Eliza O’Neill turns 5 years old on Sunday, and her family wants to give her a $500,000 birthday gift: the chance to live to see many more birthdays.
In July of last year, Eliza was diagnosed with Sanfilippo Syndrome, a rare terminal genetic disease that causes a toxic material to build up in children’s brains and bodies, leading to severe disability. By age 6, most children with the disease have irreversible brain damage and lose the ability to speak, and many don’t live beyond their teens.
In just more than a year, the O’Neills have led a campaign that has raised more than $1.3 million to go toward funding a potentially lifesaving, national gene therapy clinical trial, but they lack about $500,000 to meet their goal.
“This is not for one little girl,” said Eliza’s father, Glenn O’Neill. “This funding’s going to stop a disease for all children for all time.”
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But the fundraising is exhausting and is taking up time and attention O’Neill and his wife, Cara, would rather be giving to their daughter and their 8-year-old son, Beckham. So they’re making one final request for donations to meet their goal by Eliza’s birthday Sunday.
“It’s hard work, meaning you’ve got to keep at it and keep trying to get your story out there. When it’s your daughter’s life and it’s a disease really no one’s heard of, you’ve got your work cut out for you,” O’Neill said. “Right now is a really important time for Eliza, the next five months, to keep her sharp, which means spending a lot of time with her. ... We need to pause and say our family is most important.”
Eliza loves to wrestle her big brother, ride bikes on the trails behind the family’s house and dance in the kitchen, her father said. She’s fun-loving and bubbly, with a contagious laugh.
Like most 5-year-olds, “the way her mind works, it doesn’t work in complex thinking,” O’Neill said of his daughter. “It’s more in a concrete way – ‘I like that song.’ ‘Can we have this?’ She wants this food. ‘Can we do this?’
“She doesn’t know she has Sanfilippo Syndrome. She doesn’t understand that concept, and I’m kind of glad.”
Her disease, though, is painfully real to her family, who can already see it taking an effect on Eliza’s body. For the past six months, the family has self-quarantined themselves at their home to protect Eliza’s health.
“This is going to be a difficult, difficult birthday for our family,” O’Neill said. “We’re going to be smiling and happy, but birthdays are tough. It’s hard not to think about what your child has done in the past year. ... We want her to go forward, not backward, to put more candles on the cake, not take them off. That’s what this disease is like, taking candles off the cake.”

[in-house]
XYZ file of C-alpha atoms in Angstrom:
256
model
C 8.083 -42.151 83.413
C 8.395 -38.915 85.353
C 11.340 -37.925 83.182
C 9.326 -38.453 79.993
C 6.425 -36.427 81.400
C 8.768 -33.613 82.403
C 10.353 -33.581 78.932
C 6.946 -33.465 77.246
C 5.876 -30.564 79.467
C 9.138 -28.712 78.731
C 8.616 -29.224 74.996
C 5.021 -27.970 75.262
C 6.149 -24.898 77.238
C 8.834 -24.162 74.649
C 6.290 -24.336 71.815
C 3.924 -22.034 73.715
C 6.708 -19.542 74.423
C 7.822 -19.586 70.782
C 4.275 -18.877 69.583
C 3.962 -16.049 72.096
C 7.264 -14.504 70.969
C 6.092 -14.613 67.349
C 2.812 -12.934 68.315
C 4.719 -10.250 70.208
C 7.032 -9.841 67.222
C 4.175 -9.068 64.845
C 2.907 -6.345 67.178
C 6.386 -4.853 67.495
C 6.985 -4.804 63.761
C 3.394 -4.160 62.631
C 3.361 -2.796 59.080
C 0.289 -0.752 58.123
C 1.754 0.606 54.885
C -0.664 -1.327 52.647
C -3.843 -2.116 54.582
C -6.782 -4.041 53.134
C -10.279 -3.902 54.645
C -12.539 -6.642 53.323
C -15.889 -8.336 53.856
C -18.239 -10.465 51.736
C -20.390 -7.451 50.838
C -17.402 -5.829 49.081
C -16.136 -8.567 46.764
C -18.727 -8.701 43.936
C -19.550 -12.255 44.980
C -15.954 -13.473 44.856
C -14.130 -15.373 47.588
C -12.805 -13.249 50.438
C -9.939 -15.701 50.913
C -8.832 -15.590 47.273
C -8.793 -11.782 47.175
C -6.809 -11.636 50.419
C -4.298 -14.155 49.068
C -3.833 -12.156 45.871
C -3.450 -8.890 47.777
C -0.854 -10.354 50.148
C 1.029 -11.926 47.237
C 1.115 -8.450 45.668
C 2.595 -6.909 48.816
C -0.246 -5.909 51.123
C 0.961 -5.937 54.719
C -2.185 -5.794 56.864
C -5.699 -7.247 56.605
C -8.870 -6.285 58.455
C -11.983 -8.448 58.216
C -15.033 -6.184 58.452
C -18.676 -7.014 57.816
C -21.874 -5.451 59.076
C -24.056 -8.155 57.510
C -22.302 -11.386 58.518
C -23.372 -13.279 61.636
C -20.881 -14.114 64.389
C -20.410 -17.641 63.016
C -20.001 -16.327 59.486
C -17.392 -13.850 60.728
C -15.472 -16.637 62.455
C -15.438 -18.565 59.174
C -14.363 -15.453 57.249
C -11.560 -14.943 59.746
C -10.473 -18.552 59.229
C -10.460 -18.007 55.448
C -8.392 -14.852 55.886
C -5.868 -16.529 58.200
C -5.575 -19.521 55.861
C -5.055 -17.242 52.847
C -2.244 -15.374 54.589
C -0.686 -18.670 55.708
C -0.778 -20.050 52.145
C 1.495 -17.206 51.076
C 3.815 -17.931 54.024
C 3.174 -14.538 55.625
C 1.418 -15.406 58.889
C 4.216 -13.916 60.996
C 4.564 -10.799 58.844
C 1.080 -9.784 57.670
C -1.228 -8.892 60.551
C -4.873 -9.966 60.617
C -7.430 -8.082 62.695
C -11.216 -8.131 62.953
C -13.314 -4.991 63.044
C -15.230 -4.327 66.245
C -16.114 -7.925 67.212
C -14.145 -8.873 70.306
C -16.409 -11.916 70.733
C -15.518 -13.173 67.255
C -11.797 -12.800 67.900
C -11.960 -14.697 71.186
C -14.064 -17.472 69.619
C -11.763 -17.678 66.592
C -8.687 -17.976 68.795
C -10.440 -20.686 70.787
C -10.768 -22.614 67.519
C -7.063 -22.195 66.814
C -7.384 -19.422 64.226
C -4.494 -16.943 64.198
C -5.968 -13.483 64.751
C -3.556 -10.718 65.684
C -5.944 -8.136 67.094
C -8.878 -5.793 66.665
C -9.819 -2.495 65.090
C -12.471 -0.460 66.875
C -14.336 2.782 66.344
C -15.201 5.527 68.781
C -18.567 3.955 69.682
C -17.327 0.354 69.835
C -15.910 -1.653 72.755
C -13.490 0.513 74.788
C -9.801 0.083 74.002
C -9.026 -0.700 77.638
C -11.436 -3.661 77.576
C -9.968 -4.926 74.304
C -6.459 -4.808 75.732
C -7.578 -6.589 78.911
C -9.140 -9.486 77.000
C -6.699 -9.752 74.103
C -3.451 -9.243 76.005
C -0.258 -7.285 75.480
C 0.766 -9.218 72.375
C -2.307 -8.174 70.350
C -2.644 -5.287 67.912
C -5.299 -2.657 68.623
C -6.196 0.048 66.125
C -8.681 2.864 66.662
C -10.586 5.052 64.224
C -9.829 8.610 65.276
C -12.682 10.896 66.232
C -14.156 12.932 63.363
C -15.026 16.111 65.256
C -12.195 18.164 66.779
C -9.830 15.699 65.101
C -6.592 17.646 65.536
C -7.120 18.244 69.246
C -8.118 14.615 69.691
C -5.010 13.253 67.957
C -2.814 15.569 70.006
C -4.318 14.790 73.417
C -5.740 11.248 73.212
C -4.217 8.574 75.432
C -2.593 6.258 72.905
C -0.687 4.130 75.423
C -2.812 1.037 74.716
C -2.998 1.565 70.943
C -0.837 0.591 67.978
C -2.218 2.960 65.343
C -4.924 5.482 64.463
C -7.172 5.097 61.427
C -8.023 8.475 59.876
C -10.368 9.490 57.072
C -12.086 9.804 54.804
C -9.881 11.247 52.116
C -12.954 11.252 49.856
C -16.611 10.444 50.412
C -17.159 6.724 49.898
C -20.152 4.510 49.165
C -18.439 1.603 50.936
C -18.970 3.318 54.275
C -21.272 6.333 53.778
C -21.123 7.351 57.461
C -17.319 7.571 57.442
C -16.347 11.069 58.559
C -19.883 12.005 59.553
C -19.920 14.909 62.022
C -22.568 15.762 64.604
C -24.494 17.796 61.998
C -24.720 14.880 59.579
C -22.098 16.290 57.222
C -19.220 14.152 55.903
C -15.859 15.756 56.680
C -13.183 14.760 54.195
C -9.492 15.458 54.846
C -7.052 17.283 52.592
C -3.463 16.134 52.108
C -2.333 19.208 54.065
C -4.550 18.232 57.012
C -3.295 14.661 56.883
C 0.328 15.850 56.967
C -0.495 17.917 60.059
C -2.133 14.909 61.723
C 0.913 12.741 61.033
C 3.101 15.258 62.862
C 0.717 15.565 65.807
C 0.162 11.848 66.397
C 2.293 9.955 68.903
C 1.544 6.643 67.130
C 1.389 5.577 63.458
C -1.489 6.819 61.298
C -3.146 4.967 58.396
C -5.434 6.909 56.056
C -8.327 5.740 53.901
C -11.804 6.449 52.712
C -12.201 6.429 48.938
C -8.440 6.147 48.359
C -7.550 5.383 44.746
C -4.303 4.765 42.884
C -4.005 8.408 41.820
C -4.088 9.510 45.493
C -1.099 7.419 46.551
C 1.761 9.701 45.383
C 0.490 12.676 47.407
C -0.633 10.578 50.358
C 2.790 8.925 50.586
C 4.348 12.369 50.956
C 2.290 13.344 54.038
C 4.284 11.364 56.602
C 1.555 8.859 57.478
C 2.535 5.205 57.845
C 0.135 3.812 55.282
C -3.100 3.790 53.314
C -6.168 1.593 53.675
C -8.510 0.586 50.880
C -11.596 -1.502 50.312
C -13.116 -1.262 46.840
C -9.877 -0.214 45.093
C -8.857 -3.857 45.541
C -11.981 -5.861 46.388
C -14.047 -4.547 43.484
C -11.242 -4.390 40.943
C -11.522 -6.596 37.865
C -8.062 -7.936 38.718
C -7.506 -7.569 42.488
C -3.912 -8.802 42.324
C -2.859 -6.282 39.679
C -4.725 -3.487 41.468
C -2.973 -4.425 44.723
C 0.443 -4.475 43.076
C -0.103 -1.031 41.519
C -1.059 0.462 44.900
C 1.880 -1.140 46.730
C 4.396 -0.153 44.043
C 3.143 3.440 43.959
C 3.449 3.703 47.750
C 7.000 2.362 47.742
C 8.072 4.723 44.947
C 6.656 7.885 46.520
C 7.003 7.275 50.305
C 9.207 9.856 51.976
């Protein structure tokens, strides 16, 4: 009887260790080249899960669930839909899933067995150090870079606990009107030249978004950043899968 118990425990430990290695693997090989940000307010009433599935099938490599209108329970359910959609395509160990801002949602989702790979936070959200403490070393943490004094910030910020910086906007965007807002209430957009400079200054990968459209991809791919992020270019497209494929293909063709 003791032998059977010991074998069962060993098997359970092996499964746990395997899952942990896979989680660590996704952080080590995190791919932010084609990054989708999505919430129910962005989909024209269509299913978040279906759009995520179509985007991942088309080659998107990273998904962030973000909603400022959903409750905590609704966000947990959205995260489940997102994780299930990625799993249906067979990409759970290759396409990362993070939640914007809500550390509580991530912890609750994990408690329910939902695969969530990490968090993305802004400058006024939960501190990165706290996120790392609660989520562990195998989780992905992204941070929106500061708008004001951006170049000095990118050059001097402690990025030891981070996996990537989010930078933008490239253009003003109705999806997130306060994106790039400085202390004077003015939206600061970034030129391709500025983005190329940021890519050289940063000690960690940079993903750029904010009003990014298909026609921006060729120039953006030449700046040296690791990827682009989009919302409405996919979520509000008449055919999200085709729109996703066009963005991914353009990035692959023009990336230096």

Eliza’s story and the family’s fundraising efforts have gained national and international attention over the past several months. More than 30,000 people and businesses have donated to Eliza’s GoFundMe online fundraising page, which has been shared on social media some 46,000 times. A YouTube video telling her story has been viewed nearly 433,000 times. And the family has been featured by national media such as the Today show, People magazine and Fox News.
It’s been the Columbia-area community, though, that’s stepped up consistently to bring attention to Eliza’s story and donations to her fund, through numerous local events and projects in her honor in recent months.
“You would do anything for friends and family,” said Sherry McIntyre, who has become close to the O’Neills after meeting them last summer and hearing about their story through a mutual friend. In the past year, she and her children have made and sold bracelets to raise money, and she has worked with others to put on events and spread the word of Eliza’s story.
“It’s truly been a blessing to see how many people have supported the O’Neills, and I know they feel the same way,” McIntyre said. “People are coming out of the woodwork to help, and I think that’s just such a beautiful, amazing thing.”
Time is running short for the “Saving Eliza” fundraiser and for Eliza herself. Within the next year-and-a-half or so, the O’Neills will likely know what Eliza’s future holds – whether the gene therapy treatment will be available, whether Eliza will receive it, whether it will halt her disease.
Sometimes her father lets himself daydream about years ahead and what Eliza’s life might be like, he said. But right now, he said, he and his family are focused on their short-term goal of making the treatment possible for Eliza and other children like her.
“Really, really, our hope is life for her and to get to the day where she can get treatment, and then we’ll talk again about what our hopes are after that,” O’Neill said.
“It’s overwhelming, but we keep the hope,” he said. “And we’re getting there. And we’re looking forward to hopefully having this birthday be the birthday that we remember for a long time, the one that had a major impact not only on my daughter’s life, but on other children’s lives.”